Why it matters: Now that companies around the world have deployed commercial and non-commercial AI systems at scale, it’s logical that attackers will try to subvert them. As is the case with visual adversarial examples, today’s neural network-based systems are quite vulnerable to subtle perturbations; we’ll need to make systems more robust to deploy AI more widely with confidence.
Read more: TextBugger: Generating Adversarial Text Against Real-world Applications (Arxiv).
Training AI systems to build AI systems by copying people:
…Teaching AI to copy the good parts of human-designed systems, while still being creative…
Researchers with Chinese computer vision giant SenseTime and the Chinese University of Hong Kong have published details on IRLAS, a technique to create AI agents that learn to design AI architectures inspired by human-designed networks.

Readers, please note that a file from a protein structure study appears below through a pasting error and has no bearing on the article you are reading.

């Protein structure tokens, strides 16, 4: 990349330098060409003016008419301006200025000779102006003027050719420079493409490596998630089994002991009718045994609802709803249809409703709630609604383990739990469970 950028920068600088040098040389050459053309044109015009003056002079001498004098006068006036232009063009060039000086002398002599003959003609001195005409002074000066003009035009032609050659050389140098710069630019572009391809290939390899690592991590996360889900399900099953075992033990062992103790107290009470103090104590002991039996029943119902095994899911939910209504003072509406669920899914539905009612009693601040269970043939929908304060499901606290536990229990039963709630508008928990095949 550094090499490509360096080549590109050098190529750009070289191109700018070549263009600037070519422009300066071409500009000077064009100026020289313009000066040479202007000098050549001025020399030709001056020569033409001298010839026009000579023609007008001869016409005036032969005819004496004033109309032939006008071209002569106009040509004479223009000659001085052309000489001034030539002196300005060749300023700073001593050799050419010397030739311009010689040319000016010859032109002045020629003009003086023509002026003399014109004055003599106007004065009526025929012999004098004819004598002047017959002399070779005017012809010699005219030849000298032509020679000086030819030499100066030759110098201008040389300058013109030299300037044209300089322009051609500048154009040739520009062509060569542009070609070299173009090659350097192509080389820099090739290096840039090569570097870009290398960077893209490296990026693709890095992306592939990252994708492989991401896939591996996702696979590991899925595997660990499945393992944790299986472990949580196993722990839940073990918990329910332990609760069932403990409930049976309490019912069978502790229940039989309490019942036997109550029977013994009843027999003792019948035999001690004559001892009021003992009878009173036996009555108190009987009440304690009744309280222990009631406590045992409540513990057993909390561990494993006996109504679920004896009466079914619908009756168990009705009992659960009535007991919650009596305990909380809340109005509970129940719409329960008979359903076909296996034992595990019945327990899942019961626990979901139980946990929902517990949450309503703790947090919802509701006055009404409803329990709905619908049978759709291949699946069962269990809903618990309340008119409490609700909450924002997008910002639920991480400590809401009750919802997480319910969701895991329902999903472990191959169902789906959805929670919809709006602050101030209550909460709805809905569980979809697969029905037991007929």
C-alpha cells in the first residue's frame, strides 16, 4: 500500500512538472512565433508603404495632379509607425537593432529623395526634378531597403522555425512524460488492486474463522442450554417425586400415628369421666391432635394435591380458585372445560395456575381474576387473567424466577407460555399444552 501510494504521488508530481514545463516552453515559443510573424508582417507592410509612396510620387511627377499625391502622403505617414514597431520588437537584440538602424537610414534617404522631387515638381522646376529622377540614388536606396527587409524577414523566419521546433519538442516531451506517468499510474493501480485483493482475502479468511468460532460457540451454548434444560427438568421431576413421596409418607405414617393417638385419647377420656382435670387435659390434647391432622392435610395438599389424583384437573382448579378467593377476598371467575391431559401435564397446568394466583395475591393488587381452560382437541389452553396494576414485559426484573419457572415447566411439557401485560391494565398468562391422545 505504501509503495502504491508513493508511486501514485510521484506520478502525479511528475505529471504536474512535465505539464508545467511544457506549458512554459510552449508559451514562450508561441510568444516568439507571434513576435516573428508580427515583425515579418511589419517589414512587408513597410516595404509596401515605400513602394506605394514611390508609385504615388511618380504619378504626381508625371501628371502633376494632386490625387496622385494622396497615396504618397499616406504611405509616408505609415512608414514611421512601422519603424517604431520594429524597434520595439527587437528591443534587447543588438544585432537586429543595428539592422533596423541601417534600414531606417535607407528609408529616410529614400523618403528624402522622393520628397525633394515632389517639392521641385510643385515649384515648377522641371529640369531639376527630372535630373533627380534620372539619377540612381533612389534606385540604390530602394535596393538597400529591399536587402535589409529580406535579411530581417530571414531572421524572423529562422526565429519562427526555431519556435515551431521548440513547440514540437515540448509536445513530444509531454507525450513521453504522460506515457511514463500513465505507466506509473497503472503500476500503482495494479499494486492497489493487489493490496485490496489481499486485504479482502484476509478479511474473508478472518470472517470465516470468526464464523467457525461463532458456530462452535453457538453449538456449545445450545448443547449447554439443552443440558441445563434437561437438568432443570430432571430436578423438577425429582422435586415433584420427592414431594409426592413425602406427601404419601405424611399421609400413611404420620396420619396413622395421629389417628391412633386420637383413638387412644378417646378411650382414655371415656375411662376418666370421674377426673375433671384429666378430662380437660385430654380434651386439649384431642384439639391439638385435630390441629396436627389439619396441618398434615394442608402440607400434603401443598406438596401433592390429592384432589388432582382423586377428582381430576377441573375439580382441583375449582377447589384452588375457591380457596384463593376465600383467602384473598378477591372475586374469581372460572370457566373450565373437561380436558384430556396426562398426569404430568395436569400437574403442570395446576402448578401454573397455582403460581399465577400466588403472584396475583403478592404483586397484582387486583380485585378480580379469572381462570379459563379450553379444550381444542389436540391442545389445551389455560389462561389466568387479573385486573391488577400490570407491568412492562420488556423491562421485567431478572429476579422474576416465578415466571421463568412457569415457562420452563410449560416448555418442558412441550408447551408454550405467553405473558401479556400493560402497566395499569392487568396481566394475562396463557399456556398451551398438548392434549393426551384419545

The technique, Inverse Reinforcement Learning for Architecture Search (IRLAS) works by training a neural network with reinforcement learning to design new networks based on a template derived from a human design. “Given the architecture sampled by the agent as the self-generated demonstration, the expert network as the observed demonstration, our mirror stimuli function will output a signal to judge the topological similarity between these two networks,” the researchers explain.
The motivation for all of this is that the researchers believe “human-designed architectures have a more simple and elegant topology than existing auto-generated architectures”.
Results: The researchers use IRLAS to design a network that obtains a 2.60% test error score on CIFAR-10, showing “state-of-the-art performance over both human-designed networks and auto-generated networks”. The researchers also train a network against the large-scale ImageNet dataset and show that IRLAS-trained networks can obtain greater accuracies and lower inference times when deployed in a mobile setting.